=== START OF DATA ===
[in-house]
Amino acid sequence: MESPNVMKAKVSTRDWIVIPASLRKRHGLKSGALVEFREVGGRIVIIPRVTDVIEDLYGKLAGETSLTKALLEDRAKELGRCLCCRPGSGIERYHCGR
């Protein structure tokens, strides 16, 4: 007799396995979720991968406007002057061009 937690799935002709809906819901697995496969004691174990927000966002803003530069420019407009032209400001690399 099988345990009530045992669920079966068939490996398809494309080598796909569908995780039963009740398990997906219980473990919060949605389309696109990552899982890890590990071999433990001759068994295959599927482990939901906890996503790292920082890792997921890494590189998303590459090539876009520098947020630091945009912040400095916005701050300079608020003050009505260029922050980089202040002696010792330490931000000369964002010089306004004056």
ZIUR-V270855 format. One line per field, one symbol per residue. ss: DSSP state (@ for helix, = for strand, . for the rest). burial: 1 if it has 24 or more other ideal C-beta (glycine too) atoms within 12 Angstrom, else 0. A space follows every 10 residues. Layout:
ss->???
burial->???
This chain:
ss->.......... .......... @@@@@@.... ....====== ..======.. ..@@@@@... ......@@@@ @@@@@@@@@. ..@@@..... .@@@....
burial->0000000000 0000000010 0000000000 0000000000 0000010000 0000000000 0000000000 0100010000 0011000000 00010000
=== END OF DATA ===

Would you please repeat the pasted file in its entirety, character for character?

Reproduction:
[in-house]
Amino acid sequence: MESPNVMKAKVSTRDWIVIPASLRKRHGLKSGALVEFREVGGRIVIIPRVTDVIEDLYGKLAGETSLTKALLEDRAKELGRCLCCRPGSGIERYHCGR
């Protein structure tokens, strides 16, 4: 007799396995979720991968406007002057061009 937690799935002709809906819901697995496969004691174990927000966002803003530069420019407009032209400001690399 099988345990009530045992669920079966068939490996398809494309080598796909569908995780039963009740398990997906219980473990919060949605389309696109990552899982890890590990071999433990001759068994295959599927482990939901906890996503790292920082890792997921890494590189998303590459090539876009520098947020630091945009912040400095916005701050300079608020003050009505260029922050980089202040002696010792330490931000000369964002010089306004004056």
ZIUR-V270855 format. One line per field, one symbol per residue. ss: DSSP state (@ for helix, = for strand, . for the rest). burial: 1 if it has 24 or more other ideal C-beta (glycine too) atoms within 12 Angstrom, else 0. A space follows every 10 residues. Layout:
ss->???
burial->???
This chain:
ss->.......... .......... @@@@@@.... ....====== ..======.. ..@@@@@... ......@@@@ @@@@@@@@@. ..@@@..... .@@@....
burial->0000000000 0000000010 0000000000 0000000000 0000010000 0000000000 0000000000 0100010000 0011000000 00010000